Modern slaves can be found in all areas in which others are unwilling to do the work themselves

Housework, cleaning work, care work – these are all jobs that are barely or poorly paid and thus suggest a high number of unreported cases of human trafficking.

Modern slavery also takes place in Austrian private households, as cleaning, care and nursing staff usually cannot be fully remunerated, and these sectors are not given enough consideration in our social system.


 In Austria, too, people are exploited in the area of housework and childcare. Housework and caring for children are jobs that society does not see in our economic system or does not take seriously. However, this mostly invisible work has to take place every day as the basis of our society. Housework or cleaning work is time-consuming, monotonous, physically demanding and is seen as a burden.

Taking care of children is demanding, individually and logistically quite challenging and the carer(s) must be flexible. This work is complex, sometimes nerve-wracking and can be compared to on-call duty. These are jobs that are not considered prestigious and are very poorly paid or not paid at all. In many families, this work usually has to be done by women who already have jobs. It is a tragic paradox that modern European women who want to live independently, often outsource this work to migrants, who gladly accept salaries below Austrian standards or who have become dependent on job opportunities through deception and cannot find a way out.

In January 2020, a case in Tyrol, one of the states in Austria, was discovered, in which 8 young women were victims of such labour exploitation. ‘Some of these young women had to work up to 105 hours a week and were forced to sleep on mattresses on the floor with other people. In two cases, according to the witness statements, the survivors were also sexually assaulted by a third person. Women had been lured to Tyrol with the promise of an adequate accommodation and sufficient pocket money with a maximum of 20 hours of work per week and days off. In addition, according to the State Criminal Police Office, the prospect of attending a free German course was promised.’

In addition, rationalisations and savings in companies ensure that cleaning tasks in large buildings are outsourced to external companies, as these supposedly offer better standards of hygiene and cheaper services. The pressure in this industry is enormous and companies are imaginative in finding ways to offer the cheapest prices for their services.


Most cases of human trafficking in Austria can be found in forced prostitution. However, the form of modern slavery with the highest number of unreported cases is likely to be forced labour in housework. Domestic help in the gastronomy sector, hotels or private households can be victims of household slavery. The private sector is associated with increased expenditure for the possibility of control in one owns household and the catering and hotel industries are often characterised by high staff turnover and seasonal work. People affected by human trafficking can easily go undetected.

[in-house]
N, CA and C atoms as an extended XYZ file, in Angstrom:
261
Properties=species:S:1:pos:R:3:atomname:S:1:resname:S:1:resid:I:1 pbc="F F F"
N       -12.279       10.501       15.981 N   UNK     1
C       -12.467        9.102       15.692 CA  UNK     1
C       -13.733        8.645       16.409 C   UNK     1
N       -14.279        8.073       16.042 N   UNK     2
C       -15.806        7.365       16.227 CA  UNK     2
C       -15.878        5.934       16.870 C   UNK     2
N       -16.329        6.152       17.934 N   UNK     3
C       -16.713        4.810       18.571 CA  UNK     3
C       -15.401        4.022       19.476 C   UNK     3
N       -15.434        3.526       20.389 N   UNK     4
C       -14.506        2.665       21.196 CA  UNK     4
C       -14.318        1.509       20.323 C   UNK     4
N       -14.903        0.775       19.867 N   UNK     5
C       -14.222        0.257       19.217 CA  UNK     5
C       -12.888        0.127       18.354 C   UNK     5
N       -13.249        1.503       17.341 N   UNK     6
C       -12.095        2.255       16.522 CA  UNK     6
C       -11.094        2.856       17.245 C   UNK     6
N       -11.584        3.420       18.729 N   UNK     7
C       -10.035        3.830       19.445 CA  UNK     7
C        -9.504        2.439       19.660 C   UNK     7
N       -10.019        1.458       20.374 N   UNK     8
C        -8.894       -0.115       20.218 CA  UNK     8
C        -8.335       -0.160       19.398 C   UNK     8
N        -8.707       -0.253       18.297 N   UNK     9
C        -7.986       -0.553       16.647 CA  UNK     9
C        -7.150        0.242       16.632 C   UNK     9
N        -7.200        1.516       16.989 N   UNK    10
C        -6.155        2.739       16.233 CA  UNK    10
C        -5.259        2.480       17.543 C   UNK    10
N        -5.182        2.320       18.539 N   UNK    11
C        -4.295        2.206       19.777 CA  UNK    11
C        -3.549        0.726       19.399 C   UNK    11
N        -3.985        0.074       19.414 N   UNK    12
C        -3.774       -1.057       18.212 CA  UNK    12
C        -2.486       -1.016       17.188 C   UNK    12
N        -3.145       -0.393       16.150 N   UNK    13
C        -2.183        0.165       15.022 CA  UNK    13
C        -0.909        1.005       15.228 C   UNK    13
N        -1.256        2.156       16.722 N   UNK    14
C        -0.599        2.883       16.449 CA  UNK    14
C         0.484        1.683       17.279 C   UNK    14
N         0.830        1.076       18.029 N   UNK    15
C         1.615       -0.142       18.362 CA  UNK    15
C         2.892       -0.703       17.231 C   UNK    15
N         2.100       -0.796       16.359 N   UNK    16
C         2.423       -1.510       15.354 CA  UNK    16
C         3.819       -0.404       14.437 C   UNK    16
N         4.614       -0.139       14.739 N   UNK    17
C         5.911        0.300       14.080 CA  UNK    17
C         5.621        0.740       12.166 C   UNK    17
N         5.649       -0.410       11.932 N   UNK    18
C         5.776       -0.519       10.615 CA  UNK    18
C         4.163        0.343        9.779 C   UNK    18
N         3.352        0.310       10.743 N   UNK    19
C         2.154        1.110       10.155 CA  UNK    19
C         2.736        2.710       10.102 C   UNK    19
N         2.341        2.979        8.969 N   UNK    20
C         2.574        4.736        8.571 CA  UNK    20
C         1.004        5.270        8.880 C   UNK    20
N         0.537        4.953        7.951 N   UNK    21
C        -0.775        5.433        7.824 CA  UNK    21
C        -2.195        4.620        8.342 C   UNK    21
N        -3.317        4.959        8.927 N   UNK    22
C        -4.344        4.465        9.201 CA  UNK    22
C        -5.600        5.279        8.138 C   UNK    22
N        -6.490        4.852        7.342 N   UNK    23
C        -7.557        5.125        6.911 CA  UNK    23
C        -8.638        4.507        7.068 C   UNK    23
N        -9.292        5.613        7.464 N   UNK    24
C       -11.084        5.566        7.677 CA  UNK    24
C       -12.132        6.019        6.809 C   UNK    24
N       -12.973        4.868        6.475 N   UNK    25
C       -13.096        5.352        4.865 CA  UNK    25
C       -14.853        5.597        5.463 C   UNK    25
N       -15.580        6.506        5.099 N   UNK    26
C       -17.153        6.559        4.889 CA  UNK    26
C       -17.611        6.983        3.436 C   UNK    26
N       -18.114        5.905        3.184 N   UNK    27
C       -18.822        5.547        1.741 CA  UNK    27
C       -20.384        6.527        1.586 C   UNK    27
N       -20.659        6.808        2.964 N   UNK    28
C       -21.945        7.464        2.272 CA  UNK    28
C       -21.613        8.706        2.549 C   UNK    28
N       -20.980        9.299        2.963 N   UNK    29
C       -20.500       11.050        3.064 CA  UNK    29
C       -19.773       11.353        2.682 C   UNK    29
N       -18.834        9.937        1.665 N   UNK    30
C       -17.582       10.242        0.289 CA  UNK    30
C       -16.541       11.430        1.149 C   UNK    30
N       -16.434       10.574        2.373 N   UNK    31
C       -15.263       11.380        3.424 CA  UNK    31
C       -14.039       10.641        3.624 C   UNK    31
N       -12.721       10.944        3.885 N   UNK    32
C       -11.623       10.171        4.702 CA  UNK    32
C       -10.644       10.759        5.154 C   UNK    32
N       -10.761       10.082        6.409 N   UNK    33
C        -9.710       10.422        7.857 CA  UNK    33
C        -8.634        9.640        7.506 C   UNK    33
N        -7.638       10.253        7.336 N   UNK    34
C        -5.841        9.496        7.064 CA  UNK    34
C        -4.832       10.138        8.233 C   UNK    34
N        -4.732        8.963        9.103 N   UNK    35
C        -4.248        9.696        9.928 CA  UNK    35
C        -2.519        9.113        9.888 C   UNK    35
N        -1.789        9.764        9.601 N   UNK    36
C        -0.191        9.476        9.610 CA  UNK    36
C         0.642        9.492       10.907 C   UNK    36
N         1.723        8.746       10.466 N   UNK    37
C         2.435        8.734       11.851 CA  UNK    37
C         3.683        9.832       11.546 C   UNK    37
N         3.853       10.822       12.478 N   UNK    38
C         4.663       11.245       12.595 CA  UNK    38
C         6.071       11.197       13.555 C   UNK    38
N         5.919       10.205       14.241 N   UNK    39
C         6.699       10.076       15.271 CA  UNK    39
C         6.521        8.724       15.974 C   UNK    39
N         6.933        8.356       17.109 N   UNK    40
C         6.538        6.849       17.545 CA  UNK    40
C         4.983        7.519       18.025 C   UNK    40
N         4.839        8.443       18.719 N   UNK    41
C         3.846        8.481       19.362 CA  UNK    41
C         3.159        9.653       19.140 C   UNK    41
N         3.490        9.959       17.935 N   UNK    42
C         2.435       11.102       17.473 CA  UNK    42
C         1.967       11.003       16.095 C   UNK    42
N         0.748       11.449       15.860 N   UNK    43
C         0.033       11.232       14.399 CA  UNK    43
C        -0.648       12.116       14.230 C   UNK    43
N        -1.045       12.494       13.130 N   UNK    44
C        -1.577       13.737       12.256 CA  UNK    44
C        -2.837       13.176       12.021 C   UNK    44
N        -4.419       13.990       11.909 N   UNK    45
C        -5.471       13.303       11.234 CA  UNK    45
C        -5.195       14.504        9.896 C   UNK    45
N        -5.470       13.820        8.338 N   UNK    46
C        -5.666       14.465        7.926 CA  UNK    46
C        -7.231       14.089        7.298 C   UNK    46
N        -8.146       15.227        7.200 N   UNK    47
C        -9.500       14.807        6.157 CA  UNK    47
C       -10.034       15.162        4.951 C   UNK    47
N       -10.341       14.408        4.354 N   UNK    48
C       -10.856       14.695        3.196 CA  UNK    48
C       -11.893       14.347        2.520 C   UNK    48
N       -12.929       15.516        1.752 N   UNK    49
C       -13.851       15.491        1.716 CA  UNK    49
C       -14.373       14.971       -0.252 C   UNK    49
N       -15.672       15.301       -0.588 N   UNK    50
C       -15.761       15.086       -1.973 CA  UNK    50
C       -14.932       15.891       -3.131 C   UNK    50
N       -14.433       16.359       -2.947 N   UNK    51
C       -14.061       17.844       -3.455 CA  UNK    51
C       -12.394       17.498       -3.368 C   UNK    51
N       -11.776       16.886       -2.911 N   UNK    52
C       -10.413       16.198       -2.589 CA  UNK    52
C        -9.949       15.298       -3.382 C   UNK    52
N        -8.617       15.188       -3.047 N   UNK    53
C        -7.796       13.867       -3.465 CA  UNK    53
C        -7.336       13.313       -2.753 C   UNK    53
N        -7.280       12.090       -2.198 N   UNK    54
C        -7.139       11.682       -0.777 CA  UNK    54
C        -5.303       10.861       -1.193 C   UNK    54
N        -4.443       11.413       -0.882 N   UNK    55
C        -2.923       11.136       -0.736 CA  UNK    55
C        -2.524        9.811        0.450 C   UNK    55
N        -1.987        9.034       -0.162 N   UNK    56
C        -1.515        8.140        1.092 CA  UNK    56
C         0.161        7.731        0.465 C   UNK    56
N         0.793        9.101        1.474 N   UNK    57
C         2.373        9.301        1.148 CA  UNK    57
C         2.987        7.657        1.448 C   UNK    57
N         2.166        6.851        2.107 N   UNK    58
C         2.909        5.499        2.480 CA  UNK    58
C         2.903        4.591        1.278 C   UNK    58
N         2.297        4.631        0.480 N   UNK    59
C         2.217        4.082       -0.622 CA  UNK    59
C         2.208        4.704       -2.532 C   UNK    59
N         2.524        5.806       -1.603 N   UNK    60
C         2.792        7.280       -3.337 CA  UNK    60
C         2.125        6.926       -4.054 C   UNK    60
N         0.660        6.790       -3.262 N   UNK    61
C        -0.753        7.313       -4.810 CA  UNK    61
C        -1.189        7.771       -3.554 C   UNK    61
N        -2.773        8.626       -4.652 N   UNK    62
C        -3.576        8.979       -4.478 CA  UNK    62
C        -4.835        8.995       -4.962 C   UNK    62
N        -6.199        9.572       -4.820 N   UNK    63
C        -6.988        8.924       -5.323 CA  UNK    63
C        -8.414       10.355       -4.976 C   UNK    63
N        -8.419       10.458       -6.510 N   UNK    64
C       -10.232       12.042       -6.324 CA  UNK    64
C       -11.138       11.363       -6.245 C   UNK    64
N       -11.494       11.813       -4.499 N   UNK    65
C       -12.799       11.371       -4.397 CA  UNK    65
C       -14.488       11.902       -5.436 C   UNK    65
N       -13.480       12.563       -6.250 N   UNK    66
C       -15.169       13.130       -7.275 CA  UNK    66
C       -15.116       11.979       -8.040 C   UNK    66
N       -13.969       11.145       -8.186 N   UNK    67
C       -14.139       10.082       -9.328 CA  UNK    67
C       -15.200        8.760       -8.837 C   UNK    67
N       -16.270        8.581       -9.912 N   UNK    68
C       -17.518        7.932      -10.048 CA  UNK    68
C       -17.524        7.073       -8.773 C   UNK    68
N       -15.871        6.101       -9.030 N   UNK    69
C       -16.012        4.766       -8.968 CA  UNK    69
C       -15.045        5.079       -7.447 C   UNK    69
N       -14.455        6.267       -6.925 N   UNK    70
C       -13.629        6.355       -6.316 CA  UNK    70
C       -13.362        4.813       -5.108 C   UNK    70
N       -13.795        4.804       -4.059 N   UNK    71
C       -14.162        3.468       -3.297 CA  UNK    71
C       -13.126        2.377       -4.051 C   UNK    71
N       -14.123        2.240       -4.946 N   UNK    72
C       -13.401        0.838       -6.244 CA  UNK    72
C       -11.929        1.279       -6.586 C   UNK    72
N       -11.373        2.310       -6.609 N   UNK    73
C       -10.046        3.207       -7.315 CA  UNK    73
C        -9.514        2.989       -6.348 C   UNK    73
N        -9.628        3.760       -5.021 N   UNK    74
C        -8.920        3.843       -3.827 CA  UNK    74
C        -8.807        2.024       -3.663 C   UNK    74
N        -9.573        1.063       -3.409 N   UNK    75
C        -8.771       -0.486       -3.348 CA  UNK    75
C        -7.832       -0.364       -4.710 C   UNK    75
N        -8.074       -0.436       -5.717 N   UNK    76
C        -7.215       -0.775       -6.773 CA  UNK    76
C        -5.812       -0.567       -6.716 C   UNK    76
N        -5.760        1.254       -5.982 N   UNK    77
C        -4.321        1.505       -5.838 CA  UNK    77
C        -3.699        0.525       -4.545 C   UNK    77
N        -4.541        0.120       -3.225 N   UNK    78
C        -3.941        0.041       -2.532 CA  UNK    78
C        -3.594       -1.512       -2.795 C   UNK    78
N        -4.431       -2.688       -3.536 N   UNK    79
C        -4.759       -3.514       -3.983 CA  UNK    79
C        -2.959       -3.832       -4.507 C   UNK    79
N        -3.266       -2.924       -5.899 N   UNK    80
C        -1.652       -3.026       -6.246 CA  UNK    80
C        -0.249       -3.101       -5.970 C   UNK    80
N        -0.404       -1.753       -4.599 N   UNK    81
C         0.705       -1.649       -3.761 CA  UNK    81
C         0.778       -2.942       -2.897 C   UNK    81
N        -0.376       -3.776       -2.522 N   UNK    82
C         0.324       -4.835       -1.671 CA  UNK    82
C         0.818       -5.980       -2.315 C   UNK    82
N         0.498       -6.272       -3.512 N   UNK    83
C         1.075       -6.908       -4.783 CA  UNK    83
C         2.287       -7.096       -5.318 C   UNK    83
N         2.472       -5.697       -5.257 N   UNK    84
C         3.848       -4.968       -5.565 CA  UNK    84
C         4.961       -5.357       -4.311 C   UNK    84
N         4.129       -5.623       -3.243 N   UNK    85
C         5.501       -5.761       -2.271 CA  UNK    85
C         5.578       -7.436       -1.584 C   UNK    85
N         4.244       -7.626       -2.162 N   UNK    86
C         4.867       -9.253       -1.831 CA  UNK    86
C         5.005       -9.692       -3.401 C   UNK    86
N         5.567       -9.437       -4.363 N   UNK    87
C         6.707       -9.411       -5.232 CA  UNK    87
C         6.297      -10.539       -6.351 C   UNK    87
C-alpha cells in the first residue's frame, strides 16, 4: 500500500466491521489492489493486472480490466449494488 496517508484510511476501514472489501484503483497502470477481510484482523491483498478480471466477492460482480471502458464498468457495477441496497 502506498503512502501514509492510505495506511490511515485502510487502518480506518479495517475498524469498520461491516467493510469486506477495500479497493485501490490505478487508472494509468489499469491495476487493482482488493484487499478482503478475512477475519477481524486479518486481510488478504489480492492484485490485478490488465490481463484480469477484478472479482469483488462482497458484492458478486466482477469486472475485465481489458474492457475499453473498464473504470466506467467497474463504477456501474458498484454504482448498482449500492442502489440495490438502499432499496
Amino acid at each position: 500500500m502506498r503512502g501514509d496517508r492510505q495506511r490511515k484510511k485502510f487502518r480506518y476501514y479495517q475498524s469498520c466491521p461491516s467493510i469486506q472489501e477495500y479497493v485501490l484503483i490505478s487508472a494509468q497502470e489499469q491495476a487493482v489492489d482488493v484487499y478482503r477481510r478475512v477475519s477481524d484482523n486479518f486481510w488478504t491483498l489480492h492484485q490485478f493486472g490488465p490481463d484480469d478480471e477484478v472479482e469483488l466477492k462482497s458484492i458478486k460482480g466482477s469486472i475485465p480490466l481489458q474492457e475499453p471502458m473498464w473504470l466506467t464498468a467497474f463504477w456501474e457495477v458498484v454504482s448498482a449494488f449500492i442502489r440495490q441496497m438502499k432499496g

Today, new cleaning agencies pop up constantly on the market, often family businesses or company structures with orders to subcontractors with temporary staff or bogus self-employment. Above all, people with a migration background are often exploited here, as it is easier to deceive them about the labour law framework in a foreign country. ‘The number of private employment agencies recruiting for both the domestic and foreign markets has increased significantly across Europe in recent years. The boundaries between legal and illegal placement are often blurred. Qualitative analyses have showed that the recruiters use an extremely wide network in both legal and illegal areas to recruit people.’


Precarious employment often transitions into forced labour and it is sometimes difficult to determine where actual cases of human trafficking occur. Exploitation occurs as soon as health protection is not ensured by the employer or there is no fair remuneration, no adequate accommodation or legally valid employment contracts. In any case, it is household slavery when the domestic help is employed illegally because of debt bondage to the family. Human trafficking and forced labour exist when the person concerned has been forced into a dependent relationship through fraud, deception and / or violence. Those affected are treated as goods and experience deprivation of liberty or a significant restriction of their freedom of movement. Often, those affected are in that country illegally or their ID documents are withheld by the traffickers.

Clear warning signs for household slavery or modern slavery in restaurants and hotels are the quarters of those affected, which can only be locked from the outside or are controlled by other security systems. Further signs are excessive working hours with constant availability around the clock. Furthermore, those affected are sometimes noticeable in the sense that they never leave the house and do not have any social contacts or social activities.

At HOPE FOR THE FUTURE we know how ‘invisible’ modern slavery is in our country. As an association we are well networked and thanks to our partner organisations we know the conditions of human trafficking in Austria. Anyone who knows more about the background of human trafficking sees more and is asked to contribute to the abolition of modern slavery in Austria through moral courage and awareness of the topic. Keep informed and continue to support our work in the future.

Translated by Sophie Kitchen